Strategies to Engage Students in Collaborative Online Learning

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Evaluates strategies used in online learning that promotes collaboration. Completed as an assignment for ELT7008-8-3 for Northcentral University, Prescott Valley, AZ.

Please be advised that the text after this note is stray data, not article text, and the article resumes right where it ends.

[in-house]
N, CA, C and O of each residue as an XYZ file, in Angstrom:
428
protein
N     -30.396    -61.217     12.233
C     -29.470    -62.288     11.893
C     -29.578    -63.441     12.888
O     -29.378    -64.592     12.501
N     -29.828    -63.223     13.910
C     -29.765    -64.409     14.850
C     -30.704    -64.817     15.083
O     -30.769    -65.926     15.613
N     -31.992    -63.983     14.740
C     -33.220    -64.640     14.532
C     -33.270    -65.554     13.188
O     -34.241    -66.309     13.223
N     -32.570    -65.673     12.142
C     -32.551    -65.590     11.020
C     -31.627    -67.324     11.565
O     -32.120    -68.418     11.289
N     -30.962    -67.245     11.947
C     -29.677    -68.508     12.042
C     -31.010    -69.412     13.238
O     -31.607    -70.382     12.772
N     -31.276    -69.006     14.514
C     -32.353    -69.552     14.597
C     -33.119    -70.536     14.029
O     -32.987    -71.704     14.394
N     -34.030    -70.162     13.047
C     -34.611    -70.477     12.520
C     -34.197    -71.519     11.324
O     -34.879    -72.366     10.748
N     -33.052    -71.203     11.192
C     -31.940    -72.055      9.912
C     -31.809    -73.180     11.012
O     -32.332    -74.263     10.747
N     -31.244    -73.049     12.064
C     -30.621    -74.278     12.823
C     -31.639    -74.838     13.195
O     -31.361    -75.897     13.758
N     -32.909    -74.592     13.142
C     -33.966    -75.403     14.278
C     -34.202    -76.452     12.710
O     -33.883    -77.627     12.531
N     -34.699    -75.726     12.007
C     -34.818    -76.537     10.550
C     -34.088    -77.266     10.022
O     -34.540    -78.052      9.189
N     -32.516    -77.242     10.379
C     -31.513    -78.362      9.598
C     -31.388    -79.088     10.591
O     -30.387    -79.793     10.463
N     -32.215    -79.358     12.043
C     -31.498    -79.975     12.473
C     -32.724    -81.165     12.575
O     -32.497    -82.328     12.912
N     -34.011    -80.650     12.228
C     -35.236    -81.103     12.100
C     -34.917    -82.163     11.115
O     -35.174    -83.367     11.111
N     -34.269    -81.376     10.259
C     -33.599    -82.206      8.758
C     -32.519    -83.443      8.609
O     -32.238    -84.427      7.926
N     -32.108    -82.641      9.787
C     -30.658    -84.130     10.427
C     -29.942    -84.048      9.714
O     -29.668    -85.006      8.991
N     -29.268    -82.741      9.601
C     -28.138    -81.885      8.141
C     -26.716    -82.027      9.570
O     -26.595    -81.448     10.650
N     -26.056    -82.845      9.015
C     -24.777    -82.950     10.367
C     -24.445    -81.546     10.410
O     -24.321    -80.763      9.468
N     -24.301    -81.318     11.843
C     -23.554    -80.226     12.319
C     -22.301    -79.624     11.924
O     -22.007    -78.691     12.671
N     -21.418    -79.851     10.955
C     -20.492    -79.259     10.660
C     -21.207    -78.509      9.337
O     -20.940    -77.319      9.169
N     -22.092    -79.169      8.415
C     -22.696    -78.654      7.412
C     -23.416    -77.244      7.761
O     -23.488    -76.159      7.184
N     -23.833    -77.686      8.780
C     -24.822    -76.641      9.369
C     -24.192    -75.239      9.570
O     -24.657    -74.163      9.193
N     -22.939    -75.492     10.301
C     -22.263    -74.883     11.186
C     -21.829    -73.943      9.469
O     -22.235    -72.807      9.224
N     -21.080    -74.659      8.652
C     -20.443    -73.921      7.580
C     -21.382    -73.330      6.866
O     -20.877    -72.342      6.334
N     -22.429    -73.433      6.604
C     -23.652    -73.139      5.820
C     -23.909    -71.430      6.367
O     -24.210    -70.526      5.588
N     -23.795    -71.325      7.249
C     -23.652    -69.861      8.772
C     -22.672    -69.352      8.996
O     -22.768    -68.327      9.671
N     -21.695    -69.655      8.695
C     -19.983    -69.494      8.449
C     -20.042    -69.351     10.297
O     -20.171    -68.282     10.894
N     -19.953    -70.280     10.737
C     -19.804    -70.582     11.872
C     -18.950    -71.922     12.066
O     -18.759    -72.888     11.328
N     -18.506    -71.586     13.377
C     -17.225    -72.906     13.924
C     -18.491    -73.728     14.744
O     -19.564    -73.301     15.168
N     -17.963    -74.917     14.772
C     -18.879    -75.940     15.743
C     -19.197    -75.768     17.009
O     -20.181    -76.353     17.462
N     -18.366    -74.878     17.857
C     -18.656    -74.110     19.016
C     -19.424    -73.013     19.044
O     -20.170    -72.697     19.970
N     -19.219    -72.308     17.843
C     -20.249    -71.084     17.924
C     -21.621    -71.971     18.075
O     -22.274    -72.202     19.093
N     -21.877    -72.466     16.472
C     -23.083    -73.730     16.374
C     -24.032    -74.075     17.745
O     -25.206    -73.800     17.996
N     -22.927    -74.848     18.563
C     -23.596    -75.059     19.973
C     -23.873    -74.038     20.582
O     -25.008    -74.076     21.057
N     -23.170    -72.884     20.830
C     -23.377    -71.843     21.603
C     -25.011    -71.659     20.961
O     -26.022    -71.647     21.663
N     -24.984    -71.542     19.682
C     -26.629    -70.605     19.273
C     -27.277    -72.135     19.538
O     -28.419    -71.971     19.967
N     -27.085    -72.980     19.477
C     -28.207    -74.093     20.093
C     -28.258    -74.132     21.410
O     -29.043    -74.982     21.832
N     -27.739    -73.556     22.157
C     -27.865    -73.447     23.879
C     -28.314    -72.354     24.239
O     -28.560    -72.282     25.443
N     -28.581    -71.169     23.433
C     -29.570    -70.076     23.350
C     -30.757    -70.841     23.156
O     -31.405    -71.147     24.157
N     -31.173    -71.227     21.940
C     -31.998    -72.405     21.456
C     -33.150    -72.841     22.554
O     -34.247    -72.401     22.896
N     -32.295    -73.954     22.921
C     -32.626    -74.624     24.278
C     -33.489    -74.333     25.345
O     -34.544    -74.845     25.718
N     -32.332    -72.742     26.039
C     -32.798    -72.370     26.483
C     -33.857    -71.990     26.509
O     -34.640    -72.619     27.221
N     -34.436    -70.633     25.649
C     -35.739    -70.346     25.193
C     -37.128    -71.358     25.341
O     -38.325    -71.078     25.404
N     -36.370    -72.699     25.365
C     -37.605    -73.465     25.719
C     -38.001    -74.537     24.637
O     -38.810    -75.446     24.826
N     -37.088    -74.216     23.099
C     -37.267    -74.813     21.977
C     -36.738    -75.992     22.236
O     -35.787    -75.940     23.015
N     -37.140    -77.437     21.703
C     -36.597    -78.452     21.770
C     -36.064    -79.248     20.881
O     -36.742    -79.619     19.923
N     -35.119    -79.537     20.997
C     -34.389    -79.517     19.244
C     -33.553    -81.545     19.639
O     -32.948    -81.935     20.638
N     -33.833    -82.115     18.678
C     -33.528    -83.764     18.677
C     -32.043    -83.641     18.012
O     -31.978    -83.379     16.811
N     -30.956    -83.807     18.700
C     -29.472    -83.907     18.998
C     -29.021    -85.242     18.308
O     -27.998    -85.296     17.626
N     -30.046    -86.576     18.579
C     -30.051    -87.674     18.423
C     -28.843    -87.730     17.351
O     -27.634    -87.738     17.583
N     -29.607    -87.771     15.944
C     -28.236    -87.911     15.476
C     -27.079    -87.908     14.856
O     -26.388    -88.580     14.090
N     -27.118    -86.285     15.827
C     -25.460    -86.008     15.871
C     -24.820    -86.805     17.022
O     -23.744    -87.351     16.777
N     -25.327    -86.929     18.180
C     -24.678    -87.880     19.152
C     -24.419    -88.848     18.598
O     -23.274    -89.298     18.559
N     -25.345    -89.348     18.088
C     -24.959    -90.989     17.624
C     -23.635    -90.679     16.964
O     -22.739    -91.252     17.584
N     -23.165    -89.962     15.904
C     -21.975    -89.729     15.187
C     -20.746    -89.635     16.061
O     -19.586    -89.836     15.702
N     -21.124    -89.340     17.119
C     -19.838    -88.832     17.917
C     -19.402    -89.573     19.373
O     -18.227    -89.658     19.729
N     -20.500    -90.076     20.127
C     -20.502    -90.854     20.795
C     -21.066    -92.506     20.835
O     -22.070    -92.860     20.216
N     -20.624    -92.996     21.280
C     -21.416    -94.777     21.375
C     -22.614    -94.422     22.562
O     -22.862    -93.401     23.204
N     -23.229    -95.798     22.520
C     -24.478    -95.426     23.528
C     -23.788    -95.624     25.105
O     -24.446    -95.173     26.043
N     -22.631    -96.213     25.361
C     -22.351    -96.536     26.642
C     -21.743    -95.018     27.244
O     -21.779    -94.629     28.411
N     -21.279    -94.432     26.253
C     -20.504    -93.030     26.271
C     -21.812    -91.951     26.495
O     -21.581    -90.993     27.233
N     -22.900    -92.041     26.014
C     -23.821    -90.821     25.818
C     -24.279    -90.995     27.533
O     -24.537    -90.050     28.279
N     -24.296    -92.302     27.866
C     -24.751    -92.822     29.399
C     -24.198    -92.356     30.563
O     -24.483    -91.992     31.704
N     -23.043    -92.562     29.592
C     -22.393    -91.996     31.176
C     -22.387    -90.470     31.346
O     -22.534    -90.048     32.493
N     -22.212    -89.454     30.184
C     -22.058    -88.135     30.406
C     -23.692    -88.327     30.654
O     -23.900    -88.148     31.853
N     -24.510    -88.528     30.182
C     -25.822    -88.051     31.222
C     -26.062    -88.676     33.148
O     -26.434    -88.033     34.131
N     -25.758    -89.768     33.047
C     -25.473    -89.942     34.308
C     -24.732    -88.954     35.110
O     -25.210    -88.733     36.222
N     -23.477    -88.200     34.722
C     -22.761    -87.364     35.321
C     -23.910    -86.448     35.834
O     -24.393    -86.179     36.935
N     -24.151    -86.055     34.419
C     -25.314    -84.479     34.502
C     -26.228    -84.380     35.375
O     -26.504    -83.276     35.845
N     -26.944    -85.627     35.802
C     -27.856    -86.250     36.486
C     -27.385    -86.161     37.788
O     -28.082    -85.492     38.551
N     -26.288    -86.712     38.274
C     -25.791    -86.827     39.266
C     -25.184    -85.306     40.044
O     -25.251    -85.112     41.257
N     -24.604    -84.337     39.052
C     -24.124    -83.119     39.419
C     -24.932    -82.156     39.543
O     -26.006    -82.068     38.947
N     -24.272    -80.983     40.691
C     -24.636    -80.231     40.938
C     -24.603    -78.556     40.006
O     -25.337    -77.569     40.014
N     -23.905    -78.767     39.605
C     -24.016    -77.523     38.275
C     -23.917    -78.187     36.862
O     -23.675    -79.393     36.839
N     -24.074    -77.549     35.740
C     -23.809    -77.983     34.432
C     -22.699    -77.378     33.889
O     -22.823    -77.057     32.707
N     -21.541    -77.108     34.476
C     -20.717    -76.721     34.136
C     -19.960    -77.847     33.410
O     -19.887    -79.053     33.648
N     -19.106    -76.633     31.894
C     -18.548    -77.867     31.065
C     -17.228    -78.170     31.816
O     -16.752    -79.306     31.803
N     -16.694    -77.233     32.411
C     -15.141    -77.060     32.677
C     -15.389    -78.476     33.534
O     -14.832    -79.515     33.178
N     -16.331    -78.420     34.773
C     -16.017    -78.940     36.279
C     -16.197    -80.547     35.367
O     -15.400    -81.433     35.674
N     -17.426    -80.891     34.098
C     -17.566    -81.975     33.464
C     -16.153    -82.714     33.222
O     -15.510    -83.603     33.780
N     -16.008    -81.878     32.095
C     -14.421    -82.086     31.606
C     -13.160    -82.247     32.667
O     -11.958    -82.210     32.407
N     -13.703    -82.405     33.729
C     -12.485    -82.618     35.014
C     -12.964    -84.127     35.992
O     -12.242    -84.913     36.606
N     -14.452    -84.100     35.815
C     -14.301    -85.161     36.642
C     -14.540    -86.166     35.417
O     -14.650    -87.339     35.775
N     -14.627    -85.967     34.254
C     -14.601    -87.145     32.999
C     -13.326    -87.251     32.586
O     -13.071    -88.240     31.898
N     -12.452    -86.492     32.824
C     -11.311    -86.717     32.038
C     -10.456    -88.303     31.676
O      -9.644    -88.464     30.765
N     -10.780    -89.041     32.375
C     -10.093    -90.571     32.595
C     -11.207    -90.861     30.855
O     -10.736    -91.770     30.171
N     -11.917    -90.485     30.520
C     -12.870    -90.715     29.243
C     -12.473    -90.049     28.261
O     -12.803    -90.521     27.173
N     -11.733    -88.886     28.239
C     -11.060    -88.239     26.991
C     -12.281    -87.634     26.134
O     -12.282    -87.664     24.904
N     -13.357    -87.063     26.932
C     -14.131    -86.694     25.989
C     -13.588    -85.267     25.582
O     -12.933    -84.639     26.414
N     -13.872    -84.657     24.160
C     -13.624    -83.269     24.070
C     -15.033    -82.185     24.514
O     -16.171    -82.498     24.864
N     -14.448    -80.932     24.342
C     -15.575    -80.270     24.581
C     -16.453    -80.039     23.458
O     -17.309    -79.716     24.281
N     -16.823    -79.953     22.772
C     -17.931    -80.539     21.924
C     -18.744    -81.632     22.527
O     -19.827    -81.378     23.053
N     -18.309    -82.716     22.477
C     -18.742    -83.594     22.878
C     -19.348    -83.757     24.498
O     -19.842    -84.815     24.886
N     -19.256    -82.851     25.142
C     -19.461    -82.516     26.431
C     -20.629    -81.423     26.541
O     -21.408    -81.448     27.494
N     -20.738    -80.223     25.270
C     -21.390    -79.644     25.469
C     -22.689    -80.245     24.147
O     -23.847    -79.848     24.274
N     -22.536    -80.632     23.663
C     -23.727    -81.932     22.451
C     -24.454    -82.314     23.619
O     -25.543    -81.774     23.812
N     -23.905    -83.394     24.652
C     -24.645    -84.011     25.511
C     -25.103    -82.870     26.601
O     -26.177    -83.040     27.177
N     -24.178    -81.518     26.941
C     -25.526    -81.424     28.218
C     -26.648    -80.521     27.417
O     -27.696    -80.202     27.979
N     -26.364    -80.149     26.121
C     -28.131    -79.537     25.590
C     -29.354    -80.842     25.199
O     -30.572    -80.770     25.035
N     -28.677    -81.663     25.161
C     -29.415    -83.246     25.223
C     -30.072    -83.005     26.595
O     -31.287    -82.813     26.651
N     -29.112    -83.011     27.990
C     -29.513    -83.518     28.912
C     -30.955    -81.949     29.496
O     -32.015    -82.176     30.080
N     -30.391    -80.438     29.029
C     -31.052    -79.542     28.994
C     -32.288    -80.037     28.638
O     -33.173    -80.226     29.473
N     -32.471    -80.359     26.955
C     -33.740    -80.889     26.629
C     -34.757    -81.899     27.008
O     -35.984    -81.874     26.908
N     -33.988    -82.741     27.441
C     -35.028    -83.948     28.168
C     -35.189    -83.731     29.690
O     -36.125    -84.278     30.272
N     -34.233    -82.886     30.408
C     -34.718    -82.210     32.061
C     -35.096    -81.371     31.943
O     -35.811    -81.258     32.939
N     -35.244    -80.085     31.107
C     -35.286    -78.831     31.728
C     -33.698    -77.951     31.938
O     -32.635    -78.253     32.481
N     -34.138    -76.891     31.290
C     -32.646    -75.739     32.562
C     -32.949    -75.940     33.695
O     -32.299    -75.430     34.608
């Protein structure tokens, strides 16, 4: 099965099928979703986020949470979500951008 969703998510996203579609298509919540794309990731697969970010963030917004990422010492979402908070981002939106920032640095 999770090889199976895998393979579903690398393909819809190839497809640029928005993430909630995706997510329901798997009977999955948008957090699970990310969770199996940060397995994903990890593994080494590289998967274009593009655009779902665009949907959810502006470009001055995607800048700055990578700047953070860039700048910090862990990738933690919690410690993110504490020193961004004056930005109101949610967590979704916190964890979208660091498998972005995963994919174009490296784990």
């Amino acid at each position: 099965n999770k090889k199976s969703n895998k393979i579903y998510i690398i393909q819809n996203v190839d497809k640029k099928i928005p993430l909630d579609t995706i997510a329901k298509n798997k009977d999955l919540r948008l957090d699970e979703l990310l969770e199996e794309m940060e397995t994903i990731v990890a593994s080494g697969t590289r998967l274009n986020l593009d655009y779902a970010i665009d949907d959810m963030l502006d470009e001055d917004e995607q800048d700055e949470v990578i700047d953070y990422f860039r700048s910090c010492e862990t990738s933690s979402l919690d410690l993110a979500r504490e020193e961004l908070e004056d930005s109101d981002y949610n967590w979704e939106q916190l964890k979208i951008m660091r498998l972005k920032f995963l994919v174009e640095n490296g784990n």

<ul><li> 1. Strategies to EngageStudents inCollaborative OnlineLearningIt is all about the Community </li> <li> 2. Why Collaborate Online Collaborative activities can alleviate feelings of isolation by purposefully connecting learners with one another through various learning activities and promoting interdependence (Palloff &amp; Pratt, 2007, p.159Collaboration promotes the following skills: Development of critical thinking skills Co-creation of knowledge and meaning Reflection Transformative learning (Palloff and Pratt, 2005. p.4) </li> <li> 3. Evidence of CommunityInstructors will have evidence of an online community when the followingindicators are seen (Palloff and Pratt, 2007):1.) Active interaction involving both course content and personal2.) Collaborative learning evidenced by comments directed primarily student to student rather than student to instructor3.) Socially constructed meaning evidenced by agreement or questioning, with the intent to achieve agreement on issues of meaning4.) Sharing of resources among students5.) Expressions of support and encouragement exchanged between students, as well as willingness to critically evaluate the work of others (p. 31) </li> <li> 4. Accomplishing Community Collaboration The most meaningful learning for students [occurred] when they shared personal experiences related to course content (Dabbagh and Bannan-Ritland, 2005, p. 86). Collaboration has a direct correlation to an online community, which is essential and dependant on students social presence, learner satisfaction, and active interaction in their online courses. </li> <li> 5. Elements of CommunityPeople: The students, faculty, and staffShared Purpose: Coming together sharing information,interests, and resourcesGuidelines: Create structure by providing ground rules forinteraction and participationTechnology: The vehicle for delivery and a place whereeveryone can meetCollaborative Learning: Student-to-student interaction thatsupports socially constructed meaning and creation ofknowledgeReflective Practice: Promoting transformative learning </li> <li> 6. Individual Group *Sense of accomplishment *Collaboration *Quality of outcome *Teamwork *Satisfaction with the process *Sense of well-being and support *Ability to work at own pace *Promotes reflection *Sense of self-expression *Reduces isolation Technology &amp; Groups *Problem solving *Conflict management *Group norms *Connect and communicate Facilitator Technology *Comfort with technology *Vehicle for communication and task completion *Competence in online facilitation *Provides communication *Ability to communicate clearly *Transparent and easy to use *Comfort with reasonable chaos and conflict Task *Creates a safe place for the group *Creates sense of purpose *Nurtures relationships *Source of motivation*Promotes self-organization and empowerment Source of collaboration </li> <li> 7. Learning is Authentic and MeaningfulOne of the most important tenets of e-learning isthat it bridges work and learning. While the bestclassroom experiences bring work into thelearning environment, the best e-learningexperiences bring learning into the workenvironment (Rosenberg, 2011, p. 179). </li> <li> 8. Challenges in Online Collaboration Mistrust of information and individuals Limited Resources to time and information Class dynamics change with students dropping class or entering late Lack of group communication, representation and participation Technical difficulties with hardware, software and LMS Course design issues or improper activities Leadership or faculty concerns Cultural differences and conflict resolution Expectations set to high </li> <li> 9. Instructional Strategies and Activities Instructional Strategies and Activities Suggested in Simich-Dudgeon (1999): Create awareness to promote shared meaning and a supportive learning community Encourage use of interpersonal involvement strategies such as personal stories, metaphors, and irony Encourage use of personalized greetings to promote a sense of community </li> <li> 10. Instructional Strategies and Activities Instructional strategies and activities suggested by Haythornthwaite, Kazmer, Robins and Shoemaker (2000): Promote initial and sustained bonding through multiple means of communication related to social and work activities Establish a regular schedule for communication to occur Provide public and private synchronous interaction Monitor and support continued interaction Provide feedback </li> <li> 11. Instructional Strategies and ActivitiesInstructional strategies and activities suggested byRovai (2001) Create a community by designing and supporting student interaction and involvement Build community by encouraging socio-emotional communication as well as educational interactions Be sensitive to differences and adapt your teaching to facilitate interaction Consider incorporating a rubric </li> <li> 12. Instructional Strategies and Activities Instructional strategies and activities suggested byBarab, Thomas and Merrill (2001): Involve interpersonal issues Promote sharing of personal experiences through content that is personally meaningful Design a course that intentionally establishes an online community Emphasize course climate as well as course content Consider asynchronous communication methods for promoting reflective thought </li> <li> 13. Simple Activities You Can Add to Your Online Courses Synchronous chat via online office hours Allow students to provide feedback on each others work through Track Changes features Establish personal sharing via Ice Breaker activities Use Web 2.0 Tools such as Voice Thread, Wikis, and Blogs Small-group assignments Simulations Homework forums Asynchronous discussion of readings and assignment progress Shared course and discussion facilitation </li> <li> 14. One Last ThoughtPalloff and Pratt (2005) state The more we engage our students in a process of ongoing evaluation of their own performance, the more meaningful the online course will be to them. The more we engage them in working with one another in both collaborative activity and collaborative assessment, the more likely they are to engage in a learning community that will sustain them beyond the end of the course. The more meaningful the course, the more likely it is that they will become empowered and lifelong learners. (p. 53) </li> <li> 15. ReferencesBarab, S.A., Thomas, M.K., &amp; Merrill, H. (2001). Online learning: From information dissemination to fostering collaboration. Journal of Interactive Learning Research, 12(1), 105-143.Dabbagh, N. &amp;Bannan-Ritland, B. (2005). Online learning: Concepts, strategies, and application. Columbus, OH: Pearson.Draves, W. A. (Ed). (2007). Advanced teaching online. River Falls, WI: LERN Books.Maeroff, G. I. (2003). A classroom of one: How online learning is changing our schools and colleges. New York, NY: Palgrave MacMillian.Moallem, M. (2007). Accommodating individual differences in the design of online learning environments: A comparative study.Journal of Research on Technology in Education, 40(2), 217-245.Palloff, R. M., &amp; Pratt, K. (2001). Lessons from the cyberspace classroom: The realities of online teaching. San Francisco, CA: Jossey-Bass.Palloff, R.M., &amp; Pratt, K. (2005). Collaborating online: Learning together in community. San Francisco, CA: Jossey-Bass.Palloff, R.M., &amp; Pratt, K. (2007). Building online learning communities: Effective strategies for the virtual classroom. San Francisco, CA: Jossey-Bass.Rosenberg, Marc J. (2001). E-Learning Strategies for Delivering Knowledge in the Digital Age. New York, NY: McGraw-Hill.Sandars, J. (2006). Twelve tips for effective online discussions in continuing medical education. Medical Teacher, 28(7), 591-593. doi:10.1080/01421590600879455 </li> </ul>